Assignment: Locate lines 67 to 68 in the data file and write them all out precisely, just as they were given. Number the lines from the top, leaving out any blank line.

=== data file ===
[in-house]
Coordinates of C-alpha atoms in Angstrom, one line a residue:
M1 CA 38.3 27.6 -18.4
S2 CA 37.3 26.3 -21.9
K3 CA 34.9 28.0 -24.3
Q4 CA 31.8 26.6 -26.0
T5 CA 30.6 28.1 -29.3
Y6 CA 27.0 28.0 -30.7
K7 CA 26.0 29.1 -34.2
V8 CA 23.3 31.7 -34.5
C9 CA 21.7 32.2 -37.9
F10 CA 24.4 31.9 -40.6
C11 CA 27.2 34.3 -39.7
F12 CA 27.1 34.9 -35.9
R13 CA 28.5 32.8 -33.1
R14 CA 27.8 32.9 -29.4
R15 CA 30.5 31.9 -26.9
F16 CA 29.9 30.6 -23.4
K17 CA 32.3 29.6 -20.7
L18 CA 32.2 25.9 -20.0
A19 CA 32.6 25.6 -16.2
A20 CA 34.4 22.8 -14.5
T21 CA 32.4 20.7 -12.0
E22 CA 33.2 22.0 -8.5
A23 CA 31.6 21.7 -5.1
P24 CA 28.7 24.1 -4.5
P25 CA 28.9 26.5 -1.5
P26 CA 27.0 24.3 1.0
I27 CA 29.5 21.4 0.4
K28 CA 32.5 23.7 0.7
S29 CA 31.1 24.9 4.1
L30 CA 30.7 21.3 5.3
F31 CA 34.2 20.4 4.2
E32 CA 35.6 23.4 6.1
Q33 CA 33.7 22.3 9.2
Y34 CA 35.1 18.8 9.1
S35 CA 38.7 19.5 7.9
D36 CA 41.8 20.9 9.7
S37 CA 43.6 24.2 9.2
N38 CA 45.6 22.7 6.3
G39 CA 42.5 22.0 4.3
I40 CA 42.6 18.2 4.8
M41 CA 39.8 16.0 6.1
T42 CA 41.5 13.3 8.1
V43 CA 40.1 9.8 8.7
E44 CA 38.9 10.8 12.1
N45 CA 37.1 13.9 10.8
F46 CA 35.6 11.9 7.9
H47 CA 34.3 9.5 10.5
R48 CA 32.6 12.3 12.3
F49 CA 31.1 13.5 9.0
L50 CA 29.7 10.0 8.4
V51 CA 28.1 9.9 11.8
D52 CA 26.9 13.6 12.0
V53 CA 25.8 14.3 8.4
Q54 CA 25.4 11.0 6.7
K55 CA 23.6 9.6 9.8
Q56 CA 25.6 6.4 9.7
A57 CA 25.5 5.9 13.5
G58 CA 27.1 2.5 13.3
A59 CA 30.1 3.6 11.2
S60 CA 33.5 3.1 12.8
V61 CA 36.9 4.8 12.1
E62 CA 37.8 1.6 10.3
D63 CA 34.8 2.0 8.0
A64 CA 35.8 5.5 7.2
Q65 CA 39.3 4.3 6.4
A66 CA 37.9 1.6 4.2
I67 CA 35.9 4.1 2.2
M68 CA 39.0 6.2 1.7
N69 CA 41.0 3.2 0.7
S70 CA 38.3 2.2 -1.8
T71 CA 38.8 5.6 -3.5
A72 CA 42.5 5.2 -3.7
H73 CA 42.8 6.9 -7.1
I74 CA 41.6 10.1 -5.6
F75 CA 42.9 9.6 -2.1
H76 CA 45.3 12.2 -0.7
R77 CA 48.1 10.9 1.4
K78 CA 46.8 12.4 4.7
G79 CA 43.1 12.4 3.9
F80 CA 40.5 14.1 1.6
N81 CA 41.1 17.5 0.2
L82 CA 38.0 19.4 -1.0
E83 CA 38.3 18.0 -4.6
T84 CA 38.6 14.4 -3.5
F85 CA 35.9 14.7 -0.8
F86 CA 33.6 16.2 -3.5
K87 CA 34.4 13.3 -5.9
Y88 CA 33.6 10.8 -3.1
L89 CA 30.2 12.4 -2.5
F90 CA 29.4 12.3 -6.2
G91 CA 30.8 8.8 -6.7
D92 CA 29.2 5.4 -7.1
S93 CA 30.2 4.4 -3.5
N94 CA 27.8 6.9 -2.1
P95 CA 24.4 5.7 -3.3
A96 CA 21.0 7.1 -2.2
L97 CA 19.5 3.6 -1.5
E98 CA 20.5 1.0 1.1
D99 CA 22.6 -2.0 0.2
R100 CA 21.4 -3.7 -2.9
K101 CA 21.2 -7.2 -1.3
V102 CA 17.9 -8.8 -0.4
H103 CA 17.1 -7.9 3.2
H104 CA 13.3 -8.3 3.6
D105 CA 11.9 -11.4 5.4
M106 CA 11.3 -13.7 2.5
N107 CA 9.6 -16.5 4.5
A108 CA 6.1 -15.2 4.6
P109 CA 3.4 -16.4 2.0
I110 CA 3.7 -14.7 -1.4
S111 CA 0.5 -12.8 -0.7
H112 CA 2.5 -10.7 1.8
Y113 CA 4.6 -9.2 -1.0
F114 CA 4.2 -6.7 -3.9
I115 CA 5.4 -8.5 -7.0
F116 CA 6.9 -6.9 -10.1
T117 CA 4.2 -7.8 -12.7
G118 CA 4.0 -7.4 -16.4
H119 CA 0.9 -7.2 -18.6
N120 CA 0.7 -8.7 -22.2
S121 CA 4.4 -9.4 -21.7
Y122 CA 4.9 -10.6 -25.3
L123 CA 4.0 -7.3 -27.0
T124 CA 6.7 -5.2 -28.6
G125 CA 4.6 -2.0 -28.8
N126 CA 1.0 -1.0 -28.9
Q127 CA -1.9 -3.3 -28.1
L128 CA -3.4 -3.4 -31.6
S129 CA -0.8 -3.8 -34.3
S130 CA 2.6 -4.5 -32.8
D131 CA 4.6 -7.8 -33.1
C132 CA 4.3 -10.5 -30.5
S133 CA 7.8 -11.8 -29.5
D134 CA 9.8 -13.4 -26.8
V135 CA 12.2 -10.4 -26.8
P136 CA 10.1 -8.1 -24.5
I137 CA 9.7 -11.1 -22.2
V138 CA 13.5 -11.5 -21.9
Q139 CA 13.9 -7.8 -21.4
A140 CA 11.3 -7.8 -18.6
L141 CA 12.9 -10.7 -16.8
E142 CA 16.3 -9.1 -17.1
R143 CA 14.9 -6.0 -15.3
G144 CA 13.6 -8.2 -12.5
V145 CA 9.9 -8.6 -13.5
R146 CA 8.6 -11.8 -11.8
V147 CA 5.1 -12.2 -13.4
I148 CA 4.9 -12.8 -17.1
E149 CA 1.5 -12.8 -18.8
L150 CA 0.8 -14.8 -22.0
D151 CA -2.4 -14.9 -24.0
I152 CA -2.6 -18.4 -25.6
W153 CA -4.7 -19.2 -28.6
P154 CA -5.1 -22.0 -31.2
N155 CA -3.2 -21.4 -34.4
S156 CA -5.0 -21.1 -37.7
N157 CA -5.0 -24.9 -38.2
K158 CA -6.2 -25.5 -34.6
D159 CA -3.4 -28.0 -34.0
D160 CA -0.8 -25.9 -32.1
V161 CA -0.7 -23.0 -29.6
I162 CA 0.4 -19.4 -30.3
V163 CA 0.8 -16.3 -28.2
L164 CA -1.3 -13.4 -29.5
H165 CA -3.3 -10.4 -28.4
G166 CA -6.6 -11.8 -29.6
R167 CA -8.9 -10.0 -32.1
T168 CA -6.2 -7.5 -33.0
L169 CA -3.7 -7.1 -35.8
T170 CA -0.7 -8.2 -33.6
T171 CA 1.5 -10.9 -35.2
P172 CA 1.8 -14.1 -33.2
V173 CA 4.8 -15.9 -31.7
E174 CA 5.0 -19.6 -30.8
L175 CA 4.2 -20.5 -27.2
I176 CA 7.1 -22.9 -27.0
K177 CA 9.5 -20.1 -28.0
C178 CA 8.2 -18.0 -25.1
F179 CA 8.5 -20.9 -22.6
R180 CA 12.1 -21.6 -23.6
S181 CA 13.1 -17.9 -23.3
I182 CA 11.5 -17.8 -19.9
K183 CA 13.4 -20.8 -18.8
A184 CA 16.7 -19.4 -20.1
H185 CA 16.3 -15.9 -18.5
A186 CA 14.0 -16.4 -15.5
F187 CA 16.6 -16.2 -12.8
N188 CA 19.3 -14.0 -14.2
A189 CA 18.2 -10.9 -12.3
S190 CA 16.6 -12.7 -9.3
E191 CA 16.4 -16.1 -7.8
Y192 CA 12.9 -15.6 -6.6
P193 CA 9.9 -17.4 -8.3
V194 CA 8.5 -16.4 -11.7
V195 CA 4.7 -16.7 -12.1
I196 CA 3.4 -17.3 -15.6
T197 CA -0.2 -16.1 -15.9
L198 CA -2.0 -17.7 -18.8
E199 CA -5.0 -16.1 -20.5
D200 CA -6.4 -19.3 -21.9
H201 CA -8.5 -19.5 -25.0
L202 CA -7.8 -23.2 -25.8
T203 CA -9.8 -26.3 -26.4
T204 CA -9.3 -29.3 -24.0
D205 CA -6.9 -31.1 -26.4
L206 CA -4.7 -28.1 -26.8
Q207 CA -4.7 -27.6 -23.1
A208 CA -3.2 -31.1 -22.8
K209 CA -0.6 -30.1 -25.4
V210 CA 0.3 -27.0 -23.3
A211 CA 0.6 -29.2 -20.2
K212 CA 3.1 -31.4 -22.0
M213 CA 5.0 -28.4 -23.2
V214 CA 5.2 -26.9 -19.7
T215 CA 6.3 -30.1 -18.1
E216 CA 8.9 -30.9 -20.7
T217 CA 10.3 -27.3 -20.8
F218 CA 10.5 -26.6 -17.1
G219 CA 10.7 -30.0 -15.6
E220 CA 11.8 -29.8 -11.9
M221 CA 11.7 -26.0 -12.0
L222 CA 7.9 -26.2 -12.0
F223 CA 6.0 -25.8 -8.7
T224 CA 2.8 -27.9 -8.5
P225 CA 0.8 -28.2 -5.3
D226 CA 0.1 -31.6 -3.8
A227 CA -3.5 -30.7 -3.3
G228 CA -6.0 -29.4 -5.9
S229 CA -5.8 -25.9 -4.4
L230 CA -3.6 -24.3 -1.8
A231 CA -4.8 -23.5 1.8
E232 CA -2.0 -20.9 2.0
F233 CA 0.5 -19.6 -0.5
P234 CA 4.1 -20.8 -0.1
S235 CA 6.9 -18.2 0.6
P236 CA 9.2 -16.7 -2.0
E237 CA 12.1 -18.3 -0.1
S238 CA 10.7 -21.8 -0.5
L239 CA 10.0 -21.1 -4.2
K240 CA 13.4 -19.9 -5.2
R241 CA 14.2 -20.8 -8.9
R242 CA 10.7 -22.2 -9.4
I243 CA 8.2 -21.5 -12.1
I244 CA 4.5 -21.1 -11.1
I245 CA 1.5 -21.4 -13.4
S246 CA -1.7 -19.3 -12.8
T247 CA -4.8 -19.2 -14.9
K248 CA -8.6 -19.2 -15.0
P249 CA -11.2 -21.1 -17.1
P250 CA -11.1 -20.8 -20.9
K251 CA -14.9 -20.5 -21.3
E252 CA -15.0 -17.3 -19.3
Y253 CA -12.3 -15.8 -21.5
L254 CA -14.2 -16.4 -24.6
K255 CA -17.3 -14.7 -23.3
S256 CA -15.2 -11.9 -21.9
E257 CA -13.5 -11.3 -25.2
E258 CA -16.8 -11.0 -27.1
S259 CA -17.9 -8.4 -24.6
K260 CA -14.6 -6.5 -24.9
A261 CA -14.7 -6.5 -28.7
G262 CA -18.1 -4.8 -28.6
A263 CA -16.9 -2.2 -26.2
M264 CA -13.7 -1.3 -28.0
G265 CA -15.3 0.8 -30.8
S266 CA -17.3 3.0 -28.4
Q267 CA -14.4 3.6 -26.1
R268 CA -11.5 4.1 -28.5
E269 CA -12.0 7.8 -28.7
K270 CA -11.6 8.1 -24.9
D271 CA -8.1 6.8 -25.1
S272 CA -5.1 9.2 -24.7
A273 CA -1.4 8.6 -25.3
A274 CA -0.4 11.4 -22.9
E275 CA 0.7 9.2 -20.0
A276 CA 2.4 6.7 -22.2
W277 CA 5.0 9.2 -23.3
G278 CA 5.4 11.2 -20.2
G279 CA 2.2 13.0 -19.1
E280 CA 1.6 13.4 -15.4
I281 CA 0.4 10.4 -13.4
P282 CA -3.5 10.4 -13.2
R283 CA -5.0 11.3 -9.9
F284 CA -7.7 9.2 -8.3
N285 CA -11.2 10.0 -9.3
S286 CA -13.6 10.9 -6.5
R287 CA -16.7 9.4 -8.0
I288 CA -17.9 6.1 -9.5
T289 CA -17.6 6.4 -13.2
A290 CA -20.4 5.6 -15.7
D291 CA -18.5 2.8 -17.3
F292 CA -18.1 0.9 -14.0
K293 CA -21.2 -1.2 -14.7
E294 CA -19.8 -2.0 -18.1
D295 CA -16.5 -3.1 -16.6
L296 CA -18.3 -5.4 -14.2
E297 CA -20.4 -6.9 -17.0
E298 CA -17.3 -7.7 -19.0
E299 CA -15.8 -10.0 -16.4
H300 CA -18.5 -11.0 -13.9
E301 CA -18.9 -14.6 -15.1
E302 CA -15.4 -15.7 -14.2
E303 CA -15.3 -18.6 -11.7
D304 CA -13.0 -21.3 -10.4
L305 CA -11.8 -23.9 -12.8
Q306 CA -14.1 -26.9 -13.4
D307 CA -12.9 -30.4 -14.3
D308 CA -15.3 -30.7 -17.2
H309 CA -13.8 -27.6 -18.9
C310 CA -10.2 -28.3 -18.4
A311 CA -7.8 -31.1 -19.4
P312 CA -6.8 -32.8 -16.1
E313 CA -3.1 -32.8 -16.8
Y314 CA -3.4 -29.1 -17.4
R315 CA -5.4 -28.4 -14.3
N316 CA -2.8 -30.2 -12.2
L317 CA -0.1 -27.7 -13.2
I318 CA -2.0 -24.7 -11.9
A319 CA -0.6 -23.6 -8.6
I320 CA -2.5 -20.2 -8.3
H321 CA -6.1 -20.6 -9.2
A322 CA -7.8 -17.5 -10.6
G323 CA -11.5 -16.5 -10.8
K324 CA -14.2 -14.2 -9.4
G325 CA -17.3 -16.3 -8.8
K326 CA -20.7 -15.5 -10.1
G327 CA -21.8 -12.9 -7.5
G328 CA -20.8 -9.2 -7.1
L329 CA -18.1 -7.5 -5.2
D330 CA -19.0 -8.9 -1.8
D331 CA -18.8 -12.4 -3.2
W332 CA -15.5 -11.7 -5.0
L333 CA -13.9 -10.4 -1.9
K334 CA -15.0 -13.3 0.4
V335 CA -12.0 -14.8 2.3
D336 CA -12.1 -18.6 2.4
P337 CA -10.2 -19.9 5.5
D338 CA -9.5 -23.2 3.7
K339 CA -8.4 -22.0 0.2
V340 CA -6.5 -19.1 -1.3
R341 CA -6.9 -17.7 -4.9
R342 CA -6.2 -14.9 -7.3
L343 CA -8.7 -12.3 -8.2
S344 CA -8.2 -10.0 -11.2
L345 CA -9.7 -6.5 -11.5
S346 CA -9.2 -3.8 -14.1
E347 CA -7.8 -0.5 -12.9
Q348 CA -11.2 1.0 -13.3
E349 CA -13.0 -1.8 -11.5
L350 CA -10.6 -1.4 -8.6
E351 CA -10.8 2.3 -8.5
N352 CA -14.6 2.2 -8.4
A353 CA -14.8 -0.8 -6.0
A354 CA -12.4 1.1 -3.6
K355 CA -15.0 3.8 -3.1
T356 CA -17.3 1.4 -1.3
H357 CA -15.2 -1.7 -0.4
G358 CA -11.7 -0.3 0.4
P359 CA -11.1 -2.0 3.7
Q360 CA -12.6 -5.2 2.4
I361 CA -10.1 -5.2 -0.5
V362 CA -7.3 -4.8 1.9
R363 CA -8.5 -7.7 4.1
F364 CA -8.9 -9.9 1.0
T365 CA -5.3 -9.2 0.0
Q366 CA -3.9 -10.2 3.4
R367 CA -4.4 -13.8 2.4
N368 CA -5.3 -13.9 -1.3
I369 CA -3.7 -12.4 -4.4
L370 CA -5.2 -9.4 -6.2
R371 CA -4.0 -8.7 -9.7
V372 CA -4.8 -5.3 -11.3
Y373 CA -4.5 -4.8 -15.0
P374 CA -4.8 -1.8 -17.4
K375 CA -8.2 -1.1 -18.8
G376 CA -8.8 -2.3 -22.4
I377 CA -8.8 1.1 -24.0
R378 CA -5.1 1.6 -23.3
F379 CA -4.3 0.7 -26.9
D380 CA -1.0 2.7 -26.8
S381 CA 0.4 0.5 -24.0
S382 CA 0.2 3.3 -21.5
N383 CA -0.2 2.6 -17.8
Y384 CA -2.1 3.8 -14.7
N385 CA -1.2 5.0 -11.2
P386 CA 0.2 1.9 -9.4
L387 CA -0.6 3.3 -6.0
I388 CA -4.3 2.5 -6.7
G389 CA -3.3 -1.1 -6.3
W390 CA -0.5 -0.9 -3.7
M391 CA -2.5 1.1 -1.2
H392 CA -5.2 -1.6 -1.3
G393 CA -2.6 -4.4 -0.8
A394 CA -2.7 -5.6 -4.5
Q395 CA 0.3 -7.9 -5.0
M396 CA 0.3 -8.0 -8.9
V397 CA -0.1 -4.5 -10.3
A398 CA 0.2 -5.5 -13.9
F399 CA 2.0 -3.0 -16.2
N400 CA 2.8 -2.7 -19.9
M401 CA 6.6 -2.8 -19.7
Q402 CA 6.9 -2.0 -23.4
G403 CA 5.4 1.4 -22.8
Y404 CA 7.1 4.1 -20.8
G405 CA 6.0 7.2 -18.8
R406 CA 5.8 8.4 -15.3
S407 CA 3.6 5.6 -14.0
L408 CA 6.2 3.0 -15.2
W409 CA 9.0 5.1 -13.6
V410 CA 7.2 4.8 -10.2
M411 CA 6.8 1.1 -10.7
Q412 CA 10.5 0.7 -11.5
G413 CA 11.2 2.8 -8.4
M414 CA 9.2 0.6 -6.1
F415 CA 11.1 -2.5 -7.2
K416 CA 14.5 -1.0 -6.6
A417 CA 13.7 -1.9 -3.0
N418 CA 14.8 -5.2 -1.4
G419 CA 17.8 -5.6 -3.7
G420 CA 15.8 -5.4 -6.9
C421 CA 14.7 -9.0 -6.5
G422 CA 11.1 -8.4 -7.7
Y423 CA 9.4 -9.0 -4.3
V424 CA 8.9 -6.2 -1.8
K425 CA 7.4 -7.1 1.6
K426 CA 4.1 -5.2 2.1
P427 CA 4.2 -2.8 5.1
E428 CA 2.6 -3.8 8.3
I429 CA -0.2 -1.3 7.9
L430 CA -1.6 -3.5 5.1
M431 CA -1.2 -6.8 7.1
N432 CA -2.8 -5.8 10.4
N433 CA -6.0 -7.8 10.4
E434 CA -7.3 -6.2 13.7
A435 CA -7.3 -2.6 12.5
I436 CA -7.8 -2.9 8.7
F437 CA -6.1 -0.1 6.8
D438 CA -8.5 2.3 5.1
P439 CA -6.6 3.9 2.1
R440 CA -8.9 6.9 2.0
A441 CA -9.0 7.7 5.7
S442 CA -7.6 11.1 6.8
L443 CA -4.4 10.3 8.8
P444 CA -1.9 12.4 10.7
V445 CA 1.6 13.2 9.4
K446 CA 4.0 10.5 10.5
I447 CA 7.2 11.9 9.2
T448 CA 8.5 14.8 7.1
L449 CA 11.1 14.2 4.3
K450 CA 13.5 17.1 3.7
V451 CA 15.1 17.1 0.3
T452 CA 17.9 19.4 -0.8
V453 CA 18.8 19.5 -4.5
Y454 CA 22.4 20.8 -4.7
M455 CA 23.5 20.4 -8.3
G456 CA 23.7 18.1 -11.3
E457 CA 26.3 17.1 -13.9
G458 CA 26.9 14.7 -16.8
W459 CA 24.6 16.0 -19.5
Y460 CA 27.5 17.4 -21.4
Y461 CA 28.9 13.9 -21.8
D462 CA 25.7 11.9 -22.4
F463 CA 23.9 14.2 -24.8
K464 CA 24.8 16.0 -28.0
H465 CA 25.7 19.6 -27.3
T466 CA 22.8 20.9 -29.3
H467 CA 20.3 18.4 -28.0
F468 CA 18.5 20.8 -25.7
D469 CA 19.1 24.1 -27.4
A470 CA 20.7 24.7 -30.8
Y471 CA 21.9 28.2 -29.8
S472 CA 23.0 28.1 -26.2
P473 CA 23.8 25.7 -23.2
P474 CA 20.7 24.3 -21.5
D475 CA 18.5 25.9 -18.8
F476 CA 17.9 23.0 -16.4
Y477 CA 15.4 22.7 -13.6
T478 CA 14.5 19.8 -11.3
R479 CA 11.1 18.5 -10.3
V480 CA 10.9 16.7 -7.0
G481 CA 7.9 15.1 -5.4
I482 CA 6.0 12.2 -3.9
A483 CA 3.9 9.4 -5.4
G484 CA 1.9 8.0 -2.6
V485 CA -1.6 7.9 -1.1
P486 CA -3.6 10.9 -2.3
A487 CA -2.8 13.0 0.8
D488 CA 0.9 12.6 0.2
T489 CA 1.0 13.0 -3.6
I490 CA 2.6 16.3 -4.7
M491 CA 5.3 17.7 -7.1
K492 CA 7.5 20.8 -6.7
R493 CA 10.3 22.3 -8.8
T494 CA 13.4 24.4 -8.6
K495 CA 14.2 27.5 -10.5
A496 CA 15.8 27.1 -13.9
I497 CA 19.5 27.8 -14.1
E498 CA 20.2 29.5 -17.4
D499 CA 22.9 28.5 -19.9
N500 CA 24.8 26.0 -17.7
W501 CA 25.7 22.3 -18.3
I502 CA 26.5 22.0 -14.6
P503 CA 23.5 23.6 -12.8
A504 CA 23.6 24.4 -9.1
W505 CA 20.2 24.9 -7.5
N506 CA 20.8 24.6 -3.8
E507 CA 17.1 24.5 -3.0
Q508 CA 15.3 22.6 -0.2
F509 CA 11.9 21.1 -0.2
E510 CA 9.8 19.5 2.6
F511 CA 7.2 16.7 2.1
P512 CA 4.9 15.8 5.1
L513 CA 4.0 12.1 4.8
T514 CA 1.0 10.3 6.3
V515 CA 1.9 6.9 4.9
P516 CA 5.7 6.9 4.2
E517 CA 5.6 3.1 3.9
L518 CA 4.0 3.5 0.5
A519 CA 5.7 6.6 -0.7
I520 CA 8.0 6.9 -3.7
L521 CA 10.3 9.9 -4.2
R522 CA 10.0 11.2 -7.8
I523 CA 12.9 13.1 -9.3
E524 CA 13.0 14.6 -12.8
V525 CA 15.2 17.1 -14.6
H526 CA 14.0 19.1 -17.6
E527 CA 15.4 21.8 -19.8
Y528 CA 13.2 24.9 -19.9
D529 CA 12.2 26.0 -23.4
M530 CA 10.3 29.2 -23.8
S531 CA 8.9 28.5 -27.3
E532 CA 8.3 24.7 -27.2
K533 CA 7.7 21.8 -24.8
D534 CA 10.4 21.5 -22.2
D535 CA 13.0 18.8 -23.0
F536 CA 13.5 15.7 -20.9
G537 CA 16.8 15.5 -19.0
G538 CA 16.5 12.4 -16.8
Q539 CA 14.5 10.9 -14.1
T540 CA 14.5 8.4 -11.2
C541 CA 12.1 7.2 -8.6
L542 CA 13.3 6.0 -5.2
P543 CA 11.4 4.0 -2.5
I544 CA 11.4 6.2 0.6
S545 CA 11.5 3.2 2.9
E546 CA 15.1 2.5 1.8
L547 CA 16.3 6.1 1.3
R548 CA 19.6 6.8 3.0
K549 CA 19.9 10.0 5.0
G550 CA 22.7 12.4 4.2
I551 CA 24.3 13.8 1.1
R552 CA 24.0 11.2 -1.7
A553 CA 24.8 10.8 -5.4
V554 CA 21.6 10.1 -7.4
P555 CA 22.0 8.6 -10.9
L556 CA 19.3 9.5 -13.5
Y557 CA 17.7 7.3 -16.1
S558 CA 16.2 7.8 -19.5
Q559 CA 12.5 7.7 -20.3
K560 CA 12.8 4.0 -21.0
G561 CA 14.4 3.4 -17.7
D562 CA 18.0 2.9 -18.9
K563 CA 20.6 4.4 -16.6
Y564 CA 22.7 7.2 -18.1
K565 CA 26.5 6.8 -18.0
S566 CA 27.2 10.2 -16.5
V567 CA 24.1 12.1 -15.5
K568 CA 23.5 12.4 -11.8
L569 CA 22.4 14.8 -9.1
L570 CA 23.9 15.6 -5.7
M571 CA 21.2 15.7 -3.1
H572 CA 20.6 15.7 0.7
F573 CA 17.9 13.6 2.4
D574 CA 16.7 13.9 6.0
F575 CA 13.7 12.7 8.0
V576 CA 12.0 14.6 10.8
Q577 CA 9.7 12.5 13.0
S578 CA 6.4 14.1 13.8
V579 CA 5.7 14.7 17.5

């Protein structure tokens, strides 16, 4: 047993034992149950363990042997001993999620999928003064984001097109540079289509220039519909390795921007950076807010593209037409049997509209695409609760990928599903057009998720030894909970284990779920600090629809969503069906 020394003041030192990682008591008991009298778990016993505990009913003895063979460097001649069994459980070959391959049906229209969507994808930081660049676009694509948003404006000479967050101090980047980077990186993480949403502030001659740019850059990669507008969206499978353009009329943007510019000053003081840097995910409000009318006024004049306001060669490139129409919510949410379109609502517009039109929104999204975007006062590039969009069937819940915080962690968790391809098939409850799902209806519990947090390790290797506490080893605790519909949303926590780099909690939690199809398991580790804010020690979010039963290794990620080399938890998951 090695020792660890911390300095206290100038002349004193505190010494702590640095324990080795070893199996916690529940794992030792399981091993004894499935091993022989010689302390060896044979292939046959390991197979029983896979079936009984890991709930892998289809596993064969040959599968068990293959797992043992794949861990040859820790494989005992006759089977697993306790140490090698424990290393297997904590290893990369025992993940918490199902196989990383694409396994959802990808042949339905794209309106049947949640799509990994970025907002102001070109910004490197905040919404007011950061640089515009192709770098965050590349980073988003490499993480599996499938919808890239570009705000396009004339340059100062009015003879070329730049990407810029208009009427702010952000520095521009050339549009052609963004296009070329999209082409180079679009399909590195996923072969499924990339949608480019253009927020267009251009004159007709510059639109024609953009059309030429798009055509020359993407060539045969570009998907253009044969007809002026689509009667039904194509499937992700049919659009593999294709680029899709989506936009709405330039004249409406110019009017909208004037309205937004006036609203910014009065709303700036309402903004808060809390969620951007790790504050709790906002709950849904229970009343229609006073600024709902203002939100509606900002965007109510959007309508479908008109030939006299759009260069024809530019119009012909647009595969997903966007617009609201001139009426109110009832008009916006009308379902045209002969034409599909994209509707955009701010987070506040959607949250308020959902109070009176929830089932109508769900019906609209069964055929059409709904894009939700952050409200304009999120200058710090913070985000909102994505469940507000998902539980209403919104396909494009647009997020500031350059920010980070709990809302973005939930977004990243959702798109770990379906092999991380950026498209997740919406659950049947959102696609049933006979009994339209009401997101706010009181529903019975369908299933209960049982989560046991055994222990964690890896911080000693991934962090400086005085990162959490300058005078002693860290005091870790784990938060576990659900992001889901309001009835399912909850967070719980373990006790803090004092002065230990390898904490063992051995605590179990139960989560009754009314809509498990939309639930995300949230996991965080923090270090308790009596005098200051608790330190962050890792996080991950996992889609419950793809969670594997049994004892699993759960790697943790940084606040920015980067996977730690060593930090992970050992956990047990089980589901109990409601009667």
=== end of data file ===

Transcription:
Q65 CA 39.3 4.3 6.4
A66 CA 37.9 1.6 4.2